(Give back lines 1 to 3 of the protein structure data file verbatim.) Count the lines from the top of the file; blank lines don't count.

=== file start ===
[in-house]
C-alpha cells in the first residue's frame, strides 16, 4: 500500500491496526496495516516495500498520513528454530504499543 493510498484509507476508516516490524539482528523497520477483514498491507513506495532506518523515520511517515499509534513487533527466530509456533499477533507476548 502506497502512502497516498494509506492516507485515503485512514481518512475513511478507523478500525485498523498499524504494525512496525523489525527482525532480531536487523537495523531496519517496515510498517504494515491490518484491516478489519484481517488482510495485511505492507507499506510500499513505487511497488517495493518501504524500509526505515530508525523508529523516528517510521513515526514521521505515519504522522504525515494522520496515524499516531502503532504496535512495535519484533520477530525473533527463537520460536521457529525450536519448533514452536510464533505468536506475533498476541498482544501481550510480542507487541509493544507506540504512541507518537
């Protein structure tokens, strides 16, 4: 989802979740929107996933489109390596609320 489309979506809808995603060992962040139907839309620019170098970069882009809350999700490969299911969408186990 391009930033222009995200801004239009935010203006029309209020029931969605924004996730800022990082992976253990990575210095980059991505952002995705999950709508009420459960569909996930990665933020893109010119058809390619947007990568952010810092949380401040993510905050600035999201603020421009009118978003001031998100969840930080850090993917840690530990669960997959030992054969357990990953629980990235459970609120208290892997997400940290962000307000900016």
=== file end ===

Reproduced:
[in-house]
C-alpha cells in the first residue's frame, strides 16, 4: 500500500491496526496495516516495500498520513528454530504499543 493510498484509507476508516516490524539482528523497520477483514498491507513506495532506518523515520511517515499509534513487533527466530509456533499477533507476548 502506497502512502497516498494509506492516507485515503485512514481518512475513511478507523478500525485498523498499524504494525512496525523489525527482525532480531536487523537495523531496519517496515510498517504494515491490518484491516478489519484481517488482510495485511505492507507499506510500499513505487511497488517495493518501504524500509526505515530508525523508529523516528517510521513515526514521521505515519504522522504525515494522520496515524499516531502503532504496535512495535519484533520477530525473533527463537520460536521457529525450536519448533514452536510464533505468536506475533498476541498482544501481550510480542507487541509493544507506540504512541507518537
């Protein structure tokens, strides 16, 4: 989802979740929107996933489109390596609320 489309979506809808995603060992962040139907839309620019170098970069882009809350999700490969299911969408186990 391009930033222009995200801004239009935010203006029309209020029931969605924004996730800022990082992976253990990575210095980059991505952002995705999950709508009420459960569909996930990665933020893109010119058809390619947007990568952010810092949380401040993510905050600035999201603020421009009118978003001031998100969840930080850090993917840690530990669960997959030992054969357990990953629980990235459970609120208290892997997400940290962000307000900016």